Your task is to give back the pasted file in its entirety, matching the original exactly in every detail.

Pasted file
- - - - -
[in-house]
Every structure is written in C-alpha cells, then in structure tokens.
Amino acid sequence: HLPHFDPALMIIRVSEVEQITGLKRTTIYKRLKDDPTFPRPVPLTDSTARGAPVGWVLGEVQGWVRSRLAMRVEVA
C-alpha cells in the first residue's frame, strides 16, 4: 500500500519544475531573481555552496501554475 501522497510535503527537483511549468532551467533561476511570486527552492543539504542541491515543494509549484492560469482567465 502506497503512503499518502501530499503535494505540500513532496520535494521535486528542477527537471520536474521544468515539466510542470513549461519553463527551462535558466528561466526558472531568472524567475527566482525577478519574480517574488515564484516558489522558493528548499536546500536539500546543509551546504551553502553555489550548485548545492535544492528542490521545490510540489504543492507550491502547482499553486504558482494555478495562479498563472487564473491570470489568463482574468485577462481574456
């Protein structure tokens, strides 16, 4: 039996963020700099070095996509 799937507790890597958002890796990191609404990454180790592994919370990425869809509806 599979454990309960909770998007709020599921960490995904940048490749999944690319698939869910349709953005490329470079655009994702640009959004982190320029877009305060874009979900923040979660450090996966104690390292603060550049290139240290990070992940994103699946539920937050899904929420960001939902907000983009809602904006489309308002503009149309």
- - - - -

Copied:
[in-house]
Every structure is written in C-alpha cells, then in structure tokens.
Amino acid sequence: HLPHFDPALMIIRVSEVEQITGLKRTTIYKRLKDDPTFPRPVPLTDSTARGAPVGWVLGEVQGWVRSRLAMRVEVA
C-alpha cells in the first residue's frame, strides 16, 4: 500500500519544475531573481555552496501554475 501522497510535503527537483511549468532551467533561476511570486527552492543539504542541491515543494509549484492560469482567465 502506497503512503499518502501530499503535494505540500513532496520535494521535486528542477527537471520536474521544468515539466510542470513549461519553463527551462535558466528561466526558472531568472524567475527566482525577478519574480517574488515564484516558489522558493528548499536546500536539500546543509551546504551553502553555489550548485548545492535544492528542490521545490510540489504543492507550491502547482499553486504558482494555478495562479498563472487564473491570470489568463482574468485577462481574456
């Protein structure tokens, strides 16, 4: 039996963020700099070095996509 799937507790890597958002890796990191609404990454180790592994919370990425869809509806 599979454990309960909770998007709020599921960490995904940048490749999944690319698939869910349709953005490329470079655009994702640009959004982190320029877009305060874009979900923040979660450090996966104690390292603060550049290139240290990070992940994103699946539920937050899904929420960001939902907000983009809602904006489309308002503009149309």